India Seizes Troubled Yes Bank and Limits Withdrawals
India’s stock and currency markets tumbled after the central bank seized control of beleaguered Yes Bank Ltd., raising concerns about the knock-on effects on the financial system.
The Reserve Bank of India capped withdrawals at 50,000 rupees ($682) and imposed strict limits on operations at the country’s fourth-largest private lender, while a rescue plan is devised. In a statement late on Thursday, the regulator said it was forced to step in after Yes Bank’s latest effort to raise new capital failed to materialize and as the lender “was facing regular outflow of liquidity.”
Yes Bank shares fell as much as 25% on Friday morning in Mumbai, with the Bankex index dropping more than 5%. The rupee fell more than 1%, approaching a record low reached in October 2018. The S&P BSE Sensex index of shares lost as much as 3.8%.
The move to rescue Yes Bank illustrates the widening damage from India’s shadow banking crisis, which has left the lender with a growing pile of bad loans. Indian authorities have been struggling to contain the turmoil that has choked credit to consumers and small businesses, slowing economic growth to an 11-year low.
“In the absence of a credible revival plan, and in public interest and the interest of the bank’s depositors, it had no alternative,” but to seize Yes Bank, the RBI said in the statement.
The takeover will help authorities implement a revival plan after numerous attempts by the lender to raise capital failed. Under a government-backed proposal State Bank of India, the nation’s largest lender, has been selected to lead a consortium that will inject new capital into Yes Bank, people familiar with the matter said earlier on Thursday.
While the RBI works on the rescue plan, there could be uncertainty about the liabilities of smaller Indian banks and shadow lenders, including their deposits and bonds, Manish Shukla, an analyst at Citigroup Inc., said in a report. “Fast clarity on the plan of reconstruction/amalgamation is critical from a system perspective,” Shukla wrote.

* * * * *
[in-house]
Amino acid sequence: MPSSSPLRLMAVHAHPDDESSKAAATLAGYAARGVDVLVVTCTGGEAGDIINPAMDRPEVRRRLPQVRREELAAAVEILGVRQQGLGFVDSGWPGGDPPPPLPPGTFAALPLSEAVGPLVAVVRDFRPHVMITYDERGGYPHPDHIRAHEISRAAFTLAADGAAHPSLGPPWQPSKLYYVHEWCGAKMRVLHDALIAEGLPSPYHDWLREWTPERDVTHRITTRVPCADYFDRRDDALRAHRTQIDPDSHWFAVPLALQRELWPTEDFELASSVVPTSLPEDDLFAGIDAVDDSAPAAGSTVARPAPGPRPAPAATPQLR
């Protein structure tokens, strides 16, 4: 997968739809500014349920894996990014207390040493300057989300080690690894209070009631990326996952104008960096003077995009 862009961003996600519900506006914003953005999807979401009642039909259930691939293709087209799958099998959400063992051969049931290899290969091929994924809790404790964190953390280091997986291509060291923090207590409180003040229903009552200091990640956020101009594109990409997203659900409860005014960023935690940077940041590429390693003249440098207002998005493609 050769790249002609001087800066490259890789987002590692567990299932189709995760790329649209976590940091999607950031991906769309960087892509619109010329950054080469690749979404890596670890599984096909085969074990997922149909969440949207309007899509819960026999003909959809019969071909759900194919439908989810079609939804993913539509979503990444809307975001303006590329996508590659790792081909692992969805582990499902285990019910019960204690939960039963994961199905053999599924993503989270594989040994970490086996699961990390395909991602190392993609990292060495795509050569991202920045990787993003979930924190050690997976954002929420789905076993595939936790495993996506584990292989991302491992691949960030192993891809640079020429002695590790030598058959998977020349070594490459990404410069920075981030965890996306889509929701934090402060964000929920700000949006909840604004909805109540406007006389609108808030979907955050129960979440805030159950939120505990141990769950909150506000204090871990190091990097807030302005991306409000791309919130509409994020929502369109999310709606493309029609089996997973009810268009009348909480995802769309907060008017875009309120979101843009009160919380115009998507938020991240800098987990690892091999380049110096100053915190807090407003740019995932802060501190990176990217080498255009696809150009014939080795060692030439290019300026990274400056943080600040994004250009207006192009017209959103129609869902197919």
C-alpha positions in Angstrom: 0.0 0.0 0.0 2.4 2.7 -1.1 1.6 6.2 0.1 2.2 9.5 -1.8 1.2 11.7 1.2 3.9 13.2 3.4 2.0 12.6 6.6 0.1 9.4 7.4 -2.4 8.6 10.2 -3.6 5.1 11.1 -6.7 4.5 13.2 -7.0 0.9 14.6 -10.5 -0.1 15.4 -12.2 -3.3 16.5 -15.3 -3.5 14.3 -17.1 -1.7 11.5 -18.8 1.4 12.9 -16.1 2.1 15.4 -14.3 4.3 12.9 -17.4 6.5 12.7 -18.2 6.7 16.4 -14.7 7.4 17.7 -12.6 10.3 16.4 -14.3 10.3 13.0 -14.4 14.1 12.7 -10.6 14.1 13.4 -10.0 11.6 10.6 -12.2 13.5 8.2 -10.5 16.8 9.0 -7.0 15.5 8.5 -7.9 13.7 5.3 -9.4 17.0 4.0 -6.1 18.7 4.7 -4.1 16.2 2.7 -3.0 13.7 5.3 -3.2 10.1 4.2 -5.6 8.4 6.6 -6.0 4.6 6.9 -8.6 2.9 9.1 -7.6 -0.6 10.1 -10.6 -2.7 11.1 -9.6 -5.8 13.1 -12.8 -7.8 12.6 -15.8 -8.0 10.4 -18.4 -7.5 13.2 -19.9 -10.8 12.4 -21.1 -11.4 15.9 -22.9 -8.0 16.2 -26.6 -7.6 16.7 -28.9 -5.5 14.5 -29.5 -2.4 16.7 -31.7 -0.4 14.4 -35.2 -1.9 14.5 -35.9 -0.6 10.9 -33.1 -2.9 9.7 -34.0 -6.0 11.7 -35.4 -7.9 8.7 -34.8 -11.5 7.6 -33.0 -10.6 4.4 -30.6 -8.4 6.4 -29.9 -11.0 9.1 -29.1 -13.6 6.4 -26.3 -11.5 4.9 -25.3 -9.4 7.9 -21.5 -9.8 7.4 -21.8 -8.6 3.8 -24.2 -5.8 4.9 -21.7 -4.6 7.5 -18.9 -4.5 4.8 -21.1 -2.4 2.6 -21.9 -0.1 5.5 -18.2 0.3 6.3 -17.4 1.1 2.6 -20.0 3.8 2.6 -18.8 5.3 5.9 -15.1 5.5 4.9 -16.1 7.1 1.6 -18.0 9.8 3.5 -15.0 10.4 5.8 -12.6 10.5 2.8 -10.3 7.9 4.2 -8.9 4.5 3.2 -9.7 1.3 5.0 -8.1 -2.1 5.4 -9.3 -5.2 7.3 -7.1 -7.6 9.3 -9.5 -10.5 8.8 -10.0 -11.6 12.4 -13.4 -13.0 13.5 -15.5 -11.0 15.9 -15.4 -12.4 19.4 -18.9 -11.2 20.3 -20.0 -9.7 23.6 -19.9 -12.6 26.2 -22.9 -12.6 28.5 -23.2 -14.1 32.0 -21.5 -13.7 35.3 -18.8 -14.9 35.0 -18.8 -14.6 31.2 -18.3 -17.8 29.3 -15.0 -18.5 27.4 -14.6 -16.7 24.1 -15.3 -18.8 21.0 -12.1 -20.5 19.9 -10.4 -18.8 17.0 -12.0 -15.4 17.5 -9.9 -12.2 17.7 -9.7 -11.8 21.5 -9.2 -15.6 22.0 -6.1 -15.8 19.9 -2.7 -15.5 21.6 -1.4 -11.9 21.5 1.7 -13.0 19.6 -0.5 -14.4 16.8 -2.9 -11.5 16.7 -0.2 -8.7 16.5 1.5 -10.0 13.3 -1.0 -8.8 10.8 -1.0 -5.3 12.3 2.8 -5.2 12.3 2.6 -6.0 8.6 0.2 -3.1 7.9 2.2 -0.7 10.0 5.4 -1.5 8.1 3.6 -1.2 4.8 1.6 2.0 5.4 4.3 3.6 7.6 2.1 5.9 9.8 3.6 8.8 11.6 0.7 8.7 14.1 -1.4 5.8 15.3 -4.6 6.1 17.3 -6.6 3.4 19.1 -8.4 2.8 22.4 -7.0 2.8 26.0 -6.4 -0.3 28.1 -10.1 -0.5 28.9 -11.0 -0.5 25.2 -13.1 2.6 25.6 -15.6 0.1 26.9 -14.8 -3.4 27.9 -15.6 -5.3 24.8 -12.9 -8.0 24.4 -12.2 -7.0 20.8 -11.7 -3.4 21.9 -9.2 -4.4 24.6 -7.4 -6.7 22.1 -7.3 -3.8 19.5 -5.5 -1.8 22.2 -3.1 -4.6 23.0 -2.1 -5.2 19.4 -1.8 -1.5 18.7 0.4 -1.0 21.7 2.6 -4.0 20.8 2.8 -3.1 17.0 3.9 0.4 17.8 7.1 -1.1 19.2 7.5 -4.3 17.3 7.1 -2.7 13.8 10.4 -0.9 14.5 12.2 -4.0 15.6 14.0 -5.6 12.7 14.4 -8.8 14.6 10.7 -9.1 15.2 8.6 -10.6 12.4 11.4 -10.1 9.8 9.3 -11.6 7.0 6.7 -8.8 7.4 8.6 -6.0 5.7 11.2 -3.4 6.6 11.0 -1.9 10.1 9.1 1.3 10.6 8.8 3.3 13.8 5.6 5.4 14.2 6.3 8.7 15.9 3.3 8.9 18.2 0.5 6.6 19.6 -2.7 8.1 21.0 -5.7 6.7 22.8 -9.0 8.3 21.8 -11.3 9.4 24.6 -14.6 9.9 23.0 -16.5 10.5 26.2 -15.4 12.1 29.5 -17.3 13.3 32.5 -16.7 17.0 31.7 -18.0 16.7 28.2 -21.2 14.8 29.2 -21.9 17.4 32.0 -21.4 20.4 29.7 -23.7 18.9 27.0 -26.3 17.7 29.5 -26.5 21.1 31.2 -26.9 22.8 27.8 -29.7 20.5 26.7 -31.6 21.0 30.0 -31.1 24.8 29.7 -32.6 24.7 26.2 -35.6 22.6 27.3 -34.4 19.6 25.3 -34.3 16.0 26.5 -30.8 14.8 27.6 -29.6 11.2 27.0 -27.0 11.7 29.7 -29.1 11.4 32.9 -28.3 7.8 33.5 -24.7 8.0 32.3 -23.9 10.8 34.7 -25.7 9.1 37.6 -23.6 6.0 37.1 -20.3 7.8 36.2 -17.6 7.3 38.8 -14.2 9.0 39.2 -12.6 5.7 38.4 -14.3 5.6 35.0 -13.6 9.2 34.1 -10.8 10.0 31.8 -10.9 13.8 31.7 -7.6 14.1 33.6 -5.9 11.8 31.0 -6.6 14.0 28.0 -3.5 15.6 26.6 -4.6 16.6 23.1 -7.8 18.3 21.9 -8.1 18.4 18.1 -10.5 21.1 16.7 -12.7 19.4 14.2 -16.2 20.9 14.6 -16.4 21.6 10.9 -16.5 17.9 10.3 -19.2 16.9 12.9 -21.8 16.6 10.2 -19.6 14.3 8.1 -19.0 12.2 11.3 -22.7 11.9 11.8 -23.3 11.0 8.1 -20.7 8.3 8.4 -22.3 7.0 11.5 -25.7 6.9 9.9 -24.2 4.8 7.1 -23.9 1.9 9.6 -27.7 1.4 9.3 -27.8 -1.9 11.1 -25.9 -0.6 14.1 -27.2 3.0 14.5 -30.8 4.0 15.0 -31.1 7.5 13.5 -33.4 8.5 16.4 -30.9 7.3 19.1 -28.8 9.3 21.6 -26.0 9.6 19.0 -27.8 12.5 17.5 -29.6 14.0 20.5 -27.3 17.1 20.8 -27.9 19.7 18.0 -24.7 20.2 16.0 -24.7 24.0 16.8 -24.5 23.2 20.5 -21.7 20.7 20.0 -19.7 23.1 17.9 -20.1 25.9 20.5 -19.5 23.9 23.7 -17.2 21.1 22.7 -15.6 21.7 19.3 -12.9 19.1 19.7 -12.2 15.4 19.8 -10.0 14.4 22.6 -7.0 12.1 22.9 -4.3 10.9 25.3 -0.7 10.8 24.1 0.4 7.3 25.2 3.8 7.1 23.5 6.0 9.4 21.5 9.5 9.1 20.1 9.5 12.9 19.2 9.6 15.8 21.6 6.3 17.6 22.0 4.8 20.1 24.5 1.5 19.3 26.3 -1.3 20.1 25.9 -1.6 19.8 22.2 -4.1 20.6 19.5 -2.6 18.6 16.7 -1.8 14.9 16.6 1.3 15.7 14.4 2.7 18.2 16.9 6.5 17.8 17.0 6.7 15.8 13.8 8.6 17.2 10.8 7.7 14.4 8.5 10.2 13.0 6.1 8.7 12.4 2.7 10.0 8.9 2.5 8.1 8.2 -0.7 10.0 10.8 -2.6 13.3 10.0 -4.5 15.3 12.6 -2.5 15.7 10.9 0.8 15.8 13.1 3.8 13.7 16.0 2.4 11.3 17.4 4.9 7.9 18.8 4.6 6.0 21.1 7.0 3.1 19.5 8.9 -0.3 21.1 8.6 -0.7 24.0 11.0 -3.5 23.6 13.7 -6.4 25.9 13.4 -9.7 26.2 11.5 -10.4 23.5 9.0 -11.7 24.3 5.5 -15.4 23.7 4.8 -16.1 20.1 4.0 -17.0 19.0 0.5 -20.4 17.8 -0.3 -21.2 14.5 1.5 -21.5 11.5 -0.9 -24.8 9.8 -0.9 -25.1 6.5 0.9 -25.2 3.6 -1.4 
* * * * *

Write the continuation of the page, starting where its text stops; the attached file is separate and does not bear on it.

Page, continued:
Yes Bank had been seeking new capital since last year, to bolster its ratios and quell questions about its stability due to its exposure to shadow banks entangled in a prolonged crunch in the local credit market. That erupted with a series of defaults at Infrastructure Leasing & Financial Services Ltd. in September 2018.
The seizure of Yes Bank is the largest of the government’s moves to stem an erosion of confidence among investors due to the shadow bank crisis. The government took over IL&FS in 2018 in an effort to reassure creditors after the defaults. And last year, the RBI seized control of another struggling shadow lender, Dewan Housing Finance Corp., and said it will initiate bankruptcy proceedings.
RBI Governor Shaktikanta Das pledged this week in an interview with Bloomberg News that no major bank would be allowed to fail. He didn’t comment on the revival plan in an interview to BloombergQuint earlier on Thursday.
State Bank of India has been authorized to select other members of the consortium, the people said earlier Thursday, asking not to be identified as the information isn’t public. In a subsequent filing to the stock exchange, State Bank of India said its board met on Thursday and “an in-principle approval has been given by the board to explore investment opportunity” in Yes Bank.
Yes Bank’s total exposure to shadow lenders and developers -- both caught up in a funding crunch since late 2018 -- was 11.5% as of September, filings show. A Credit Suisse Group AG note in April marked Yes Bank out as the lender with the largest proportion of outstanding loans to large stressed borrowers, including Anil Ambani group companies, Essel Group, Dewan Housing and IL&FS.
Last month, Yes Bank said it has received non-binding offers from foreign investors including JC Flowers & Co., Tilden Capital, Oak Hill Advisors and Silver Point Capital. But the RBI made clear those talks had fizzled.
“These investors did hold discussions with senior officials of the Reserve Bank but for various reasons eventually did not infuse any capital,” the RBI said in its statement.
And it wasn’t the first time the bank had announced names of potential investors. In November, the bank’s board disclosed several other names before rejecting most of the offers.
Moody’s Investors Service cut the bank’s credit ratings in December and in January said its “standalone viability is getting increasingly challenged by its slowness in raising new capital.”
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